Constituting the Nation: Public History Project

Constitutions are generally seen as symbols of a modern nation. Yet, many of us have little understanding of what gives these documents the authority they hold or how they represent the history and value of the societies they rule. Constitutions are meant to be founding documents that encapsulate the essence of a nation; but what gives them this power? How do they become legitimate? What gives them authority? Can the sources of legitimacy and authority change over time?

These are some of the questions we hope to explore in Constituting the Nation. This is a site where history students and researchers can read and identify resources to study the evolution of Constitutional thought in the British Colony of the Gold Coast (present day Ghana) between 1821 and 1950. The main purpose of the site is to use documentary resources and bibliographical references to introduce students to the use of documents in a manner that simulates an archive. The site will include collections of documents relative to different moments of constitutional revision, organized tutorials, and a bibliography. The central goal is to help students identify key techniques to examine different kinds of documents, learn what it means to contextualize primary sources, and understand the contribution that primary and secondary sources make to historical thinking.

A secondary goal of the site is to introduce visitors to the rich and complex constitutional history of the Gold Coast. The site includes sources that document the evolution of constitutional ideas in the British colony of the Gold Coast (modern day Ghana) between 1821 and 1955. In 1821, on the eve of the abolition of the Trans-Atlantic Slave trade, Great Britain established its first foothold of colonial control over the Gold Coast, a small strip of land on the coast of West Africa. Over the course of the nineteenth and twentieth century, British authority expanded in-land and new territories were incorporated into the Colony. By 1957, when the Gold Coast gained independence from Great Britain, the new nation included a diverse mix of societies from the largely stateless communities that inhabited the Northern Territories, the powerful kingdom of Asante, and coastal communities that spoke different languages and were organized in multiple political forms. During the colonial period, British officials drafted several constitutions that sought to establish the legitimacy of Britain’s control over the colony. Even though these constitutions were drafted and approved by colonial authorities, they were often debated and challenged by African lawyers, Chiefs, and politicians who fought hard to influence the creation of new social and political structures.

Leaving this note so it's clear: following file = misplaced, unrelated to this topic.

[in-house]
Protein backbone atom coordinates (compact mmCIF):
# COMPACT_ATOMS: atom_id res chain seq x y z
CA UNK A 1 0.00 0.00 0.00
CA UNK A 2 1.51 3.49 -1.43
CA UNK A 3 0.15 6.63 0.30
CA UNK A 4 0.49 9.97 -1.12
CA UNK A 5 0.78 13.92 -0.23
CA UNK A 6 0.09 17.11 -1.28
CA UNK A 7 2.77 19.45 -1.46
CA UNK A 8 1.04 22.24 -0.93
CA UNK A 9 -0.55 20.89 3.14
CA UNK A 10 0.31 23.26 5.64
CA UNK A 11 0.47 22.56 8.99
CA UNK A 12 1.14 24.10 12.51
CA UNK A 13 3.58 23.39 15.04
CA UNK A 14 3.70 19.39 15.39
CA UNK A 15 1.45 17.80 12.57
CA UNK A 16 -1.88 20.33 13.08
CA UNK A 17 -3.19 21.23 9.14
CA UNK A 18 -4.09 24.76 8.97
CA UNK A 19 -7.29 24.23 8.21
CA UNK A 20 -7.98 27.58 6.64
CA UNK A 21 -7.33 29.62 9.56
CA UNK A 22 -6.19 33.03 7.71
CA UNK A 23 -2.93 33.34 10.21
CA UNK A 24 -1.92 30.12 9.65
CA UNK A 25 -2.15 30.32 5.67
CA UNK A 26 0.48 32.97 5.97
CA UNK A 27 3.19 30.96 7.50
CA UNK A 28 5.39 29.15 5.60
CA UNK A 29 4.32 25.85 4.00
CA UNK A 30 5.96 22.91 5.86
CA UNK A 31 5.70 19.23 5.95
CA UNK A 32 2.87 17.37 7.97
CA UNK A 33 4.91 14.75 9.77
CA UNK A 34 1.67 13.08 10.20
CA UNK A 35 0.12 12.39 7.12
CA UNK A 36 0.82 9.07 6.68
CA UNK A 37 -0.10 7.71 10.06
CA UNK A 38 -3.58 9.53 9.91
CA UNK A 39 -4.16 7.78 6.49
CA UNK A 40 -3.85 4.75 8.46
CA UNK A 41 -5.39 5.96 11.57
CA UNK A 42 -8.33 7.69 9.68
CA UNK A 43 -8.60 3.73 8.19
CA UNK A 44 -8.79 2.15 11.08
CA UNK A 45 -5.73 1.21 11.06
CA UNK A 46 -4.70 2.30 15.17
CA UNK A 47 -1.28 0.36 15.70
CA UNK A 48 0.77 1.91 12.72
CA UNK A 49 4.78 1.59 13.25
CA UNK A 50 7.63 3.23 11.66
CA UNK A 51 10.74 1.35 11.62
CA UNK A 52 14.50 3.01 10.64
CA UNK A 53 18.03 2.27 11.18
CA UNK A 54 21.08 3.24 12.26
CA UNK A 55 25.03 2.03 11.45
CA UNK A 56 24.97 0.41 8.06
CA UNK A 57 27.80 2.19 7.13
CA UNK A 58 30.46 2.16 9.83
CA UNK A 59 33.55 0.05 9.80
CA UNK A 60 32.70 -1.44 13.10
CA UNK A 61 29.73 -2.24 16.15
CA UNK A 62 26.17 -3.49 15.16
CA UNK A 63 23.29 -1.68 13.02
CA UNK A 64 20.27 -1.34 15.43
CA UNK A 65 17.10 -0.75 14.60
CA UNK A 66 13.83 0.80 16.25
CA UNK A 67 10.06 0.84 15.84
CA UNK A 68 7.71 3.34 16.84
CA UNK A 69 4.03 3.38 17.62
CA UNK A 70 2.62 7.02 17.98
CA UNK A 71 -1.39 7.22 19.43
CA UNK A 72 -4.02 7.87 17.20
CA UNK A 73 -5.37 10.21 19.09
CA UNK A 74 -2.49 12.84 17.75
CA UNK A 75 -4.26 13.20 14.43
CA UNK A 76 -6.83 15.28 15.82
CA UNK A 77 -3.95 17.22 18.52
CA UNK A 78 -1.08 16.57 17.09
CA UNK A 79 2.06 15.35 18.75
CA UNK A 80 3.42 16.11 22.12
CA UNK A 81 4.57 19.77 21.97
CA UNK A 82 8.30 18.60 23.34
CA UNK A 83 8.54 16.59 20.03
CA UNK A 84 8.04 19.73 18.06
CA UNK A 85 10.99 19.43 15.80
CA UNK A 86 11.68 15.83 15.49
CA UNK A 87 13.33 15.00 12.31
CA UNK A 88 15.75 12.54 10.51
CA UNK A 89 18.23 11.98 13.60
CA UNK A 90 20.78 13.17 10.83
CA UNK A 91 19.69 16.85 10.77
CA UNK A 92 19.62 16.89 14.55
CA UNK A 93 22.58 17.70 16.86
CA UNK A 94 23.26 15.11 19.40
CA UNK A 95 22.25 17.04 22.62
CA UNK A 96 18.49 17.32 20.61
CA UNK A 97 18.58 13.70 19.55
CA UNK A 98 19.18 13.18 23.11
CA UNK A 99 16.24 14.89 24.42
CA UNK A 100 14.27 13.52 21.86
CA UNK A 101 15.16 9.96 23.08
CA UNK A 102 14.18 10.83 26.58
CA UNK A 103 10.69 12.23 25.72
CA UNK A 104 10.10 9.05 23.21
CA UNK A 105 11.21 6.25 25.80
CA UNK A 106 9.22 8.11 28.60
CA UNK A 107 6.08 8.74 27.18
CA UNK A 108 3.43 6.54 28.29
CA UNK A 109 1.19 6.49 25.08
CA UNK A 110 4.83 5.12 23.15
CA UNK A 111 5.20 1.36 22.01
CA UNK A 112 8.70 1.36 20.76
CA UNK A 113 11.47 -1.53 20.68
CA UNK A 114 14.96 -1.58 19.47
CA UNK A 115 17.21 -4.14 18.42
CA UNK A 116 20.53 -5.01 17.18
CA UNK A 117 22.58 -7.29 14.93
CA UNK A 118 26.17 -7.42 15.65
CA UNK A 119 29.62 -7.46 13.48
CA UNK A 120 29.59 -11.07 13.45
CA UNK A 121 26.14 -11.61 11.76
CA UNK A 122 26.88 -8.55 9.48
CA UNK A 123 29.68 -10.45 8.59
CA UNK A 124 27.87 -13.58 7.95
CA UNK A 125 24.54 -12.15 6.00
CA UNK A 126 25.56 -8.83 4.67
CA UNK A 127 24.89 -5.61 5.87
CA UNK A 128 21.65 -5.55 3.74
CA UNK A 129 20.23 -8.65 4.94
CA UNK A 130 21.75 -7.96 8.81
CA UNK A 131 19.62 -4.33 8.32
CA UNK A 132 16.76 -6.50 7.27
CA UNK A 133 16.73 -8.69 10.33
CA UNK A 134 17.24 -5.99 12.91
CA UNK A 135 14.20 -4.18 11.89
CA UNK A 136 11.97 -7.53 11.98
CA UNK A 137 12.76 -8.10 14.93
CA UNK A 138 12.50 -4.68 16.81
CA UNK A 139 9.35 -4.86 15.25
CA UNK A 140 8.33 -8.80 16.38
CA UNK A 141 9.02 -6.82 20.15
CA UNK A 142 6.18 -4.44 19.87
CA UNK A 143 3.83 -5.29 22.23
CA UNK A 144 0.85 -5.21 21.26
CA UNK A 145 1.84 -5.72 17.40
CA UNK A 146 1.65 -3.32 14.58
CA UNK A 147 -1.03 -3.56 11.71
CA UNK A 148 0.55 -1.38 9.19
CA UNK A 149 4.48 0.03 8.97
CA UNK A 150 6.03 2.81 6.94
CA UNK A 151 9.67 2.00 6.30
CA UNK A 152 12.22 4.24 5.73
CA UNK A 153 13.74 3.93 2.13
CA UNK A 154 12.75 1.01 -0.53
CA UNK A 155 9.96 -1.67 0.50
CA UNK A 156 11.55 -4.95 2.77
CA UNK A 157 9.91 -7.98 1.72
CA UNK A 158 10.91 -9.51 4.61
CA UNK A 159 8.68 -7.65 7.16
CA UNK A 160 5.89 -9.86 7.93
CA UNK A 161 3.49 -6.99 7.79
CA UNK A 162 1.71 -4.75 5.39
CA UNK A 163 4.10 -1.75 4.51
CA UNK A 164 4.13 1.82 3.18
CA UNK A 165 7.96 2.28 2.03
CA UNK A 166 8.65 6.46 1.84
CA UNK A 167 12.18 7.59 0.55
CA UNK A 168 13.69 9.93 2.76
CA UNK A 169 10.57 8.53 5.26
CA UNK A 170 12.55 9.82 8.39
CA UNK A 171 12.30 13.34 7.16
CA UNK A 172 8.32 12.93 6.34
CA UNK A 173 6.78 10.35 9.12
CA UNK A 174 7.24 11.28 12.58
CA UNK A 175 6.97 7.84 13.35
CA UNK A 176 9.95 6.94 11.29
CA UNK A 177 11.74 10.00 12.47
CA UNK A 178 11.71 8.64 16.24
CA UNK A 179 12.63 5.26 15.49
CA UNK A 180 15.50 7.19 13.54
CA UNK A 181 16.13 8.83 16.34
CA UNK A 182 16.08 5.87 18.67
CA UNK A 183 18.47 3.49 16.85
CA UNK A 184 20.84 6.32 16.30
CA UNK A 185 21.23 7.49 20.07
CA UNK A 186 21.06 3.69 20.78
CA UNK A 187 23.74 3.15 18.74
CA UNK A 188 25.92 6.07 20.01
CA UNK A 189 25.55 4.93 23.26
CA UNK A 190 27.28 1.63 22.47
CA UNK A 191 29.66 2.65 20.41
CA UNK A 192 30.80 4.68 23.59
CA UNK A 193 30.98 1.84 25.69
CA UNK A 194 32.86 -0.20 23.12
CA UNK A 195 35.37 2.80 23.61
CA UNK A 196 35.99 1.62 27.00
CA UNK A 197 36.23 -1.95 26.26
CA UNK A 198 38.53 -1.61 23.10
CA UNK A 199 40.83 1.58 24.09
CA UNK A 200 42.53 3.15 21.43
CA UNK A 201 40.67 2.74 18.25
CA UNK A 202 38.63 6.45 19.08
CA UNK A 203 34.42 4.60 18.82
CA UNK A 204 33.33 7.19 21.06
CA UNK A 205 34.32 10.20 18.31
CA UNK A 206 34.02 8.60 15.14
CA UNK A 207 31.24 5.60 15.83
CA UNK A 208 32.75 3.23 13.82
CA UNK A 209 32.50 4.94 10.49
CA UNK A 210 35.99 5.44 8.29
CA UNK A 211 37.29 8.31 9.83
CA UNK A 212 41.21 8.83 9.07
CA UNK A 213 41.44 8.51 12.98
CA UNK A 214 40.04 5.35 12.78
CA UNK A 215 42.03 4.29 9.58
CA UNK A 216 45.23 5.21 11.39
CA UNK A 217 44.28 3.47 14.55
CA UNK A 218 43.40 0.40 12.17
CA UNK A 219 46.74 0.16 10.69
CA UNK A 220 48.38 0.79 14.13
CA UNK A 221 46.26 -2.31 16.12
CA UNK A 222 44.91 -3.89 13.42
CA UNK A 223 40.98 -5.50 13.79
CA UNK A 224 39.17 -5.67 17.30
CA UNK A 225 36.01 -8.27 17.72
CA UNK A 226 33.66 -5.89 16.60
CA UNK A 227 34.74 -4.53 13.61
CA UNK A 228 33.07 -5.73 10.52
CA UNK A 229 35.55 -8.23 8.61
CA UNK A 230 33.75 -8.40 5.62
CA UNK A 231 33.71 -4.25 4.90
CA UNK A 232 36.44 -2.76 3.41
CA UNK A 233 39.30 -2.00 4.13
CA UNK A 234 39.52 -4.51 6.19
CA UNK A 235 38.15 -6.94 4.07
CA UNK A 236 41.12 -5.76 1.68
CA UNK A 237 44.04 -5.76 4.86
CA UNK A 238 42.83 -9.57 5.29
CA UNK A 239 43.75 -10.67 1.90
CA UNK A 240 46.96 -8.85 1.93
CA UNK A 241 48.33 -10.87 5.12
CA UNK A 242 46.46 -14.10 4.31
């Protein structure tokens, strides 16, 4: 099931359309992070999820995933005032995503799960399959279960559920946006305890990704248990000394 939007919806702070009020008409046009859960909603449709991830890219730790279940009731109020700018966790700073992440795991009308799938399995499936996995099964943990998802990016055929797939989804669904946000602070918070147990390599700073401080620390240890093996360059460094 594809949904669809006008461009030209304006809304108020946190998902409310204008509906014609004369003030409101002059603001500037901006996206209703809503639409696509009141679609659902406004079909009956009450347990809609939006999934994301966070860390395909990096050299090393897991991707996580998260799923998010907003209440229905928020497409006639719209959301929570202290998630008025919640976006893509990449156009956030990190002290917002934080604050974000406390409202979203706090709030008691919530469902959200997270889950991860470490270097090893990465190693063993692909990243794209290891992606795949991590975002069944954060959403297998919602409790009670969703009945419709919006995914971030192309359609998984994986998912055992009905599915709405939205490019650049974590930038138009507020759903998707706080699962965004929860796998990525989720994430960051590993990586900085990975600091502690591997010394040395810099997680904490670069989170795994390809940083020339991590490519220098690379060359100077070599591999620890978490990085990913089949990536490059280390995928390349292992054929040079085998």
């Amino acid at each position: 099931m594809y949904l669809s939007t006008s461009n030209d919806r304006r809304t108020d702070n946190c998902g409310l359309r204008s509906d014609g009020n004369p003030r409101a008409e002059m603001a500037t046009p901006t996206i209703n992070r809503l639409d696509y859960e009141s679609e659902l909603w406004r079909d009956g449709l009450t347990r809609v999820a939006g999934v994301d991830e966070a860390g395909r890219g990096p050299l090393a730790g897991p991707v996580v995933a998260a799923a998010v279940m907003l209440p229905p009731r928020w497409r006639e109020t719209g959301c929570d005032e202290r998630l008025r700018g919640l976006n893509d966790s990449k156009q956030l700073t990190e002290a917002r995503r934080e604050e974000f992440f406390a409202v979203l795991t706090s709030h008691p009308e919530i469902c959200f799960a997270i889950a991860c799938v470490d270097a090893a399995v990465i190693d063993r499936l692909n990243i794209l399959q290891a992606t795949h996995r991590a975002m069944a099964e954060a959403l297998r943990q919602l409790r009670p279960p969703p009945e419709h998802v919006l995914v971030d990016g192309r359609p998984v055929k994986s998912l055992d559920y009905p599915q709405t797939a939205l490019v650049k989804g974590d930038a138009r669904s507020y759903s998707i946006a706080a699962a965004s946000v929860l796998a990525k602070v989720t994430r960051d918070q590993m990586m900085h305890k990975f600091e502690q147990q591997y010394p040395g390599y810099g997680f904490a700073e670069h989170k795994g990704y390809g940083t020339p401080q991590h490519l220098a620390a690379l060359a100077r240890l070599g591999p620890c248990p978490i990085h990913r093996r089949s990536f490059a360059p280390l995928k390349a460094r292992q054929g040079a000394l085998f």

The sources included in this site tell the history of what many Africans saw as the constitutional challenges facing the diverse communities that gradually came to form the Gold Coast and later Ghana. These sources will help students and scholars examine the role that  African Chiefs, lawyers, and politicians played in the creation of a tradition of constitutional thought that, well before independence, grappled with the challenges of imagining legal and political frameworks that could incorporate diverse societies. 

At a time when the role of constitutions is questioned throughout the world and many African nations face constitutional crises, it is worth asking ourselves where do constitutional ideas come from? What makes constitutions legitimate? What role do they play in the evolution of modern and diverse societies?

The site is primarily targeted to advanced-level high school students who typically have very limited access to documentary sources. A secondary audience includes graduate students and scholars interested in the history of the Gold Coast who may not have direct access to some of the documents included in these collections.

The site is built using Omeka Classic. Tutorials will be built using the Exhibit Builder Plug-in. It will also incorporate a Timeline made with Timeline JS and the necessary plugin to incorporate it in Omeka.

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